Soil carbon cycles and sequestration
Soil carbon storage is a vital ecosystem service, resulting from interactions of ecological processes. Human activities affecting these processes can lead to carbon loss or improved storage.
Posted on 14 Sep 2023
Fundamentals of Soil Organic Carbon
Soil organic matter is composed of soil microbes including bacteria and fungi, decaying material from once-living organisms such as plant and animal tissues, fecal material, and products formed from their decomposition. SOM is a heterogeneous mixture of materials that range in stage of decomposition from fresh plant residues to highly decomposed material known as humus. SOM is made of organic compounds that are highly enriched in carbon. Soil organic carbon (SOC) levels are directly related to the amount of organic matter contained in soil and SOC is often how organic matter is measured in soils.
SOC levels result from the interactions of several ecosystem processes, of which photosynthesis, respiration, and decomposition are key. Photosynthesis is the fixation of atmospheric CO2 into plant biomass. SOC input rates are primarily determined by the root biomass of a plant, but also include litter deposited from plant shoots. Soil C results both directly from growth and death of plant roots, as well as indirectly from the transfer of carbon-enriched compounds from roots to soil microbes. For example, many plants form symbiotic associations between their roots and specialized fungi in the soil known as mycorrhizae; the roots provide the fungi energy in the form of carbon while the fungi provide the plant with often-limiting nutrients such as phosphorus. Decomposition of biomass by soil microbes results in carbon loss as CO2 from the soil due to microbial respiration, while a small proportion of the original carbon is retained in the soil through the formation of humus, a product that often gives carbon-rich soils their characteristic dark color (Fig. 2). These various forms of SOC differ in their recalcitrance, or resistance to decomposition. Humus is highly recalcitrant, and this resistance to decomposition leads to a long residence time in soil. Plant debris is less recalcitrant, resulting in a much shorter residence time in soil. Other ecosystem processes that can lead to carbon loss include soil erosion and leaching of dissolved carbon into groundwater. When carbon inputs and outputs are in balance with one another, there is no net change in SOC levels. When carbon inputs from photosynthesis exceed C losses, SOC levels increase over time.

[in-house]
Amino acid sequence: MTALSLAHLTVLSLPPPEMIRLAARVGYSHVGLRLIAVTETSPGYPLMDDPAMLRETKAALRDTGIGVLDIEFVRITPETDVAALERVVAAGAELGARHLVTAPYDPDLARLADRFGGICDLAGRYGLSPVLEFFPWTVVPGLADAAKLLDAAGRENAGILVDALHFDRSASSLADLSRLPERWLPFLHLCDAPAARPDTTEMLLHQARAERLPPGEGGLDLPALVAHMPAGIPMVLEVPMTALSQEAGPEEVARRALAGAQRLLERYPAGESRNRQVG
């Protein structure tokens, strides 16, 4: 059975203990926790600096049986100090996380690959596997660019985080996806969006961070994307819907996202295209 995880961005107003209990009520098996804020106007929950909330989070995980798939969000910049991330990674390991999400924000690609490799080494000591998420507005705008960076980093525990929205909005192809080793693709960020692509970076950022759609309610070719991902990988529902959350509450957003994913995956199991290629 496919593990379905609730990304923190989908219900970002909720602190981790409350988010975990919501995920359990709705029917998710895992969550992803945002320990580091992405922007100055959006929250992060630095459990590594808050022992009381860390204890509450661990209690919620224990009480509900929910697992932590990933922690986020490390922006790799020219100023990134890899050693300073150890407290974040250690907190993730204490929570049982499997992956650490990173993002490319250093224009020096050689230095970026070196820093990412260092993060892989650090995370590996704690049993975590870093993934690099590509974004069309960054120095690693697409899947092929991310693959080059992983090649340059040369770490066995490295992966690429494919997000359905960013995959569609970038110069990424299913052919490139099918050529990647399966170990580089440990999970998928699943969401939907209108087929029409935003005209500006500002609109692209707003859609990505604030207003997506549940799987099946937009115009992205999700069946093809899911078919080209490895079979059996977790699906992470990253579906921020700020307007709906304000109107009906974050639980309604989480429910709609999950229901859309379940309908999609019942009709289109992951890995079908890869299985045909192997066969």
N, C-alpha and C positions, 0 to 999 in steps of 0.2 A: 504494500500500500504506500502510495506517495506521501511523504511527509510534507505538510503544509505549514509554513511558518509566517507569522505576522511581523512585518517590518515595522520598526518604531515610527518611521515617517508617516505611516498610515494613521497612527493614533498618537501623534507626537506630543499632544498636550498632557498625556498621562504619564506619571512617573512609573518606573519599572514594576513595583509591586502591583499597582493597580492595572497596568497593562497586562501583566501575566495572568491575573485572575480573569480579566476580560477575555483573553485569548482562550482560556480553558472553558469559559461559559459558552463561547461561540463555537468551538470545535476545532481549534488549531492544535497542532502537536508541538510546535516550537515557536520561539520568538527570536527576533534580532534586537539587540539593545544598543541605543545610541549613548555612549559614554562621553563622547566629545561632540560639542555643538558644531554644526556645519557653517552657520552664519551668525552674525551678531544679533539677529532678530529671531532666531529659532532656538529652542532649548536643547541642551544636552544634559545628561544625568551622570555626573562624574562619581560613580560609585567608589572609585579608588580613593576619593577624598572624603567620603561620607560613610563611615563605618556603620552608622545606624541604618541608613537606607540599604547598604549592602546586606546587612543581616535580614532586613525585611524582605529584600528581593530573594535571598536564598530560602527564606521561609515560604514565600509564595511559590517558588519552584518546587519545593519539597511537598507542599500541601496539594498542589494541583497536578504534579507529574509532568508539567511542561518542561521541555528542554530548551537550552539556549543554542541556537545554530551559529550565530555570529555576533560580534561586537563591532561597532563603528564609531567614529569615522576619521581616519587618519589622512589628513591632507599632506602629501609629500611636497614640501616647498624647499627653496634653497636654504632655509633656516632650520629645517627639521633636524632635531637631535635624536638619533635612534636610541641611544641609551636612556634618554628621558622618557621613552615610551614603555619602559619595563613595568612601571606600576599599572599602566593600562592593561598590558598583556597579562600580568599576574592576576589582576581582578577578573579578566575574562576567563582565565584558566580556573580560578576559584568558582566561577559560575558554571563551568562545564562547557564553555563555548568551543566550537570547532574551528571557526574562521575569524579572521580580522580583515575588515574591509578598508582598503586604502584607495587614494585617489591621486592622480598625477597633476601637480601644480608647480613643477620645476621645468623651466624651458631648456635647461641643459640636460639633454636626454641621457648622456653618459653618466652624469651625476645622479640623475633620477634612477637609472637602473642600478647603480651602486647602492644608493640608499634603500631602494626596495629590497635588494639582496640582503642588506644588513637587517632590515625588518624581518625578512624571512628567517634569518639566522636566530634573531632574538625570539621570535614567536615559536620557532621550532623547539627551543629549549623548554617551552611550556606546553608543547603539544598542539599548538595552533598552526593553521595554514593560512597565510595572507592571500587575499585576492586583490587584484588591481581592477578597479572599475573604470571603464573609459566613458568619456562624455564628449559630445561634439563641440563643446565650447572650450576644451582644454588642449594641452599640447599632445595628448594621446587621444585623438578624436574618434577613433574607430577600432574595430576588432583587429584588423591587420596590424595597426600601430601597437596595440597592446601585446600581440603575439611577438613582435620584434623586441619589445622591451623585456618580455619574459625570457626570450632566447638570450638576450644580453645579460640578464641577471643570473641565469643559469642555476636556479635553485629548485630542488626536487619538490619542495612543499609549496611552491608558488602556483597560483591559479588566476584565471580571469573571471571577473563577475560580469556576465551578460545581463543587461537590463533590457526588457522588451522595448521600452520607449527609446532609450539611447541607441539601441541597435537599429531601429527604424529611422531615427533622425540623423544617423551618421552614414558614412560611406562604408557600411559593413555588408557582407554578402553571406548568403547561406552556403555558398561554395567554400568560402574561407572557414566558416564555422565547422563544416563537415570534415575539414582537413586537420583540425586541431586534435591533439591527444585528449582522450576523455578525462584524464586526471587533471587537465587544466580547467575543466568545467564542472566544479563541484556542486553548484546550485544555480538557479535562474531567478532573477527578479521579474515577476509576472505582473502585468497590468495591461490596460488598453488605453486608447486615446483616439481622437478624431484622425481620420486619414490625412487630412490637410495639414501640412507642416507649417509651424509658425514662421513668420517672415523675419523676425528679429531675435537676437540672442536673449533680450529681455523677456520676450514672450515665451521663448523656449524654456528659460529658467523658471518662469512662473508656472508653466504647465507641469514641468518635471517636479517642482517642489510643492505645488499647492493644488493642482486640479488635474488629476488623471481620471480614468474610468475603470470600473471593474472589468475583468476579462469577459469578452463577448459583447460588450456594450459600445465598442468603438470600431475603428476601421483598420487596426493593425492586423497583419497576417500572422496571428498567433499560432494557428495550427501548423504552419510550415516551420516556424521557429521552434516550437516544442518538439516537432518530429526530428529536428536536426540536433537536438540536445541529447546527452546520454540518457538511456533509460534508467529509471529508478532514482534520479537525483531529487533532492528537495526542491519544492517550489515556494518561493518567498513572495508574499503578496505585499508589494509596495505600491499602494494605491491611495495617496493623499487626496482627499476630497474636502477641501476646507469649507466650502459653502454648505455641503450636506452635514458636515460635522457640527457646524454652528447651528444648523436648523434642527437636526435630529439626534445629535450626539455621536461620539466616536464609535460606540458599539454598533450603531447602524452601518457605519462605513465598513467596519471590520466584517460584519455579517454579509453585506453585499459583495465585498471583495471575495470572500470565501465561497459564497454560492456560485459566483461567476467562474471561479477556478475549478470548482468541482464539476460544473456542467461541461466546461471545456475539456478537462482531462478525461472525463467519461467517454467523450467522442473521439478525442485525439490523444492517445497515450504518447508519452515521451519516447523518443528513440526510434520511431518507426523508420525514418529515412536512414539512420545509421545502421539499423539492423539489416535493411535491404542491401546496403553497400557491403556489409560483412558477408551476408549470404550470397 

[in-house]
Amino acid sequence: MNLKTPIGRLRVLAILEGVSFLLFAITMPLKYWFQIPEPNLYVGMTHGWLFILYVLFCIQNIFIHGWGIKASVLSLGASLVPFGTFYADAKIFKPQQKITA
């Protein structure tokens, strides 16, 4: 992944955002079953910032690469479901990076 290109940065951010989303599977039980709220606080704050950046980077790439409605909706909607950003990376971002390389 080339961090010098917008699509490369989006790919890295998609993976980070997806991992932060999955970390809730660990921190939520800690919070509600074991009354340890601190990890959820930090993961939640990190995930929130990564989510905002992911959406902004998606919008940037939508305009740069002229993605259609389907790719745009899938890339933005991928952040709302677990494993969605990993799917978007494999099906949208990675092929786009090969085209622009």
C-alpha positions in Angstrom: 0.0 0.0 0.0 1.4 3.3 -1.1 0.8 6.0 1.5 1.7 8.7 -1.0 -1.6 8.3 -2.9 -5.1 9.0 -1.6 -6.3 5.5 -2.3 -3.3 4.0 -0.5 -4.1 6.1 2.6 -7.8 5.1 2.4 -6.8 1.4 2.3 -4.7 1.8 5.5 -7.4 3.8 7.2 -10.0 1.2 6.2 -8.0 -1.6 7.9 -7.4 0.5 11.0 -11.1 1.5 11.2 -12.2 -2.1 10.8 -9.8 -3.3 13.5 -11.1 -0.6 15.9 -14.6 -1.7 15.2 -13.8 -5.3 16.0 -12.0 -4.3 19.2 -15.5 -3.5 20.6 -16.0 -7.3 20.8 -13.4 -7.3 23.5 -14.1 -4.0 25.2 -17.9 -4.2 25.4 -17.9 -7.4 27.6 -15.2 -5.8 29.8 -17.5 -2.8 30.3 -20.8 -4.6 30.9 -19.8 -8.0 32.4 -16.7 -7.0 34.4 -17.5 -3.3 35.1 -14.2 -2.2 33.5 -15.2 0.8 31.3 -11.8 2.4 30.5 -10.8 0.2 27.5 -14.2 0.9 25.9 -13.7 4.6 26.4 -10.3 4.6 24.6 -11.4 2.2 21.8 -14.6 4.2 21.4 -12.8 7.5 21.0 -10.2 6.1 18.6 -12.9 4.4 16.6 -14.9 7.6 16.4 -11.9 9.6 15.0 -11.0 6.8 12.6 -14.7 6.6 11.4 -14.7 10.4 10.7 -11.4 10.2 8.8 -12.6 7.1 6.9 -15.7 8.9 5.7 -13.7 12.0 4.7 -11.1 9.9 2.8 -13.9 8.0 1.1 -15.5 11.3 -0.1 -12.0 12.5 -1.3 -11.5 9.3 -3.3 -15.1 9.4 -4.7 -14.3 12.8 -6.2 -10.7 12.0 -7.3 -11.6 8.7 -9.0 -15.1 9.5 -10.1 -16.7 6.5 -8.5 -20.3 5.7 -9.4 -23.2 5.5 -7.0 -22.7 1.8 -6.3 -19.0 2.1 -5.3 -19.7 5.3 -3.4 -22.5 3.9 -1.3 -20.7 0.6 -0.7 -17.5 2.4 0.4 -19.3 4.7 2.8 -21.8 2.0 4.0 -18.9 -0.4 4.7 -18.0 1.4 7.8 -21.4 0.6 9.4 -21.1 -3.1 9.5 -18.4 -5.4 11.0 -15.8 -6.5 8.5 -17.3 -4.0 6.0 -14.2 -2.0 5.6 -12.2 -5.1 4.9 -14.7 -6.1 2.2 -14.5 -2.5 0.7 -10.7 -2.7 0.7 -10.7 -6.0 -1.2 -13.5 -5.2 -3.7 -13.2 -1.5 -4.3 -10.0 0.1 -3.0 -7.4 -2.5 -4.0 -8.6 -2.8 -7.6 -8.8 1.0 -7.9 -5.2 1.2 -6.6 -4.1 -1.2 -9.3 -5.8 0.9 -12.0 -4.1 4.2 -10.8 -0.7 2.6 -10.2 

Photosynthesis, decomposition, and respiration rates are determined partly by climatic factors, most importantly soil temperature and moisture levels. For example, in the cold wet climates of the northern latitudes, rates of photosynthesis exceed decomposition resulting in high levels of SOC (Fig. 3). Arid regions have low levels of SOC mostly due to low primary production, while the tropics often have intermediate SOC levels due to high rates of both primary productivity and decomposition from warm temperatures and abundant rainfall. Temperate ecosystems can have high primary productivity during summer when temperature and moisture levels are highest, with cool temperatures during the rest of the year slowing decomposition rates such that organic matter slowly builds up over time (Fig. 4). While climatic conditions largely generate global patterns of soil carbon, other factors that vary on smaller spatial scales interact with climate to determine SOC levels. For example, soil texture — the relative proportions of sand, silt, and clay particles that make up a particular soil — or the mineralogy of those soil particles can have a significant impact on soil carbon stocks. Additionally, the processes of erosion and deposition act to redistribute soil carbon according to the topography of the landscape, with low-lying areas such as floodplains often having increased SOC relative to upslope positions.
Soil Carbon and the Global Carbon Cycle
The amount of C in soil represents a substantial portion of the carbon found in terrestrial ecosystems of the planet. Total C in terrestrial ecosystems is approximately 3170 gigatons (GT; 1 GT = 1 petagram = 1 billion metric tons). Of this amount, nearly 80% (2500 GT) is found in soil (Lal 2008). Soil carbon can be either organic (1550 GT) or inorganic carbon (950 GT). The latter consists of elemental carbon and carbonate materials such as calcite, dolomite, and gypsum (Lal 2004). The amount of carbon found in living plants and animals is comparatively small relative to that found in soil (560 GT). The soil carbon pool is approximately 3.1 times larger than the atmospheric pool of 800 GT (Oelkers & Cole 2008). Only the ocean has a larger carbon pool, at about 38,400 GT of C, mostly in inorganic forms (Houghton 2007).
Author(s): Todd A. Ontl & Lisa A. Schulte
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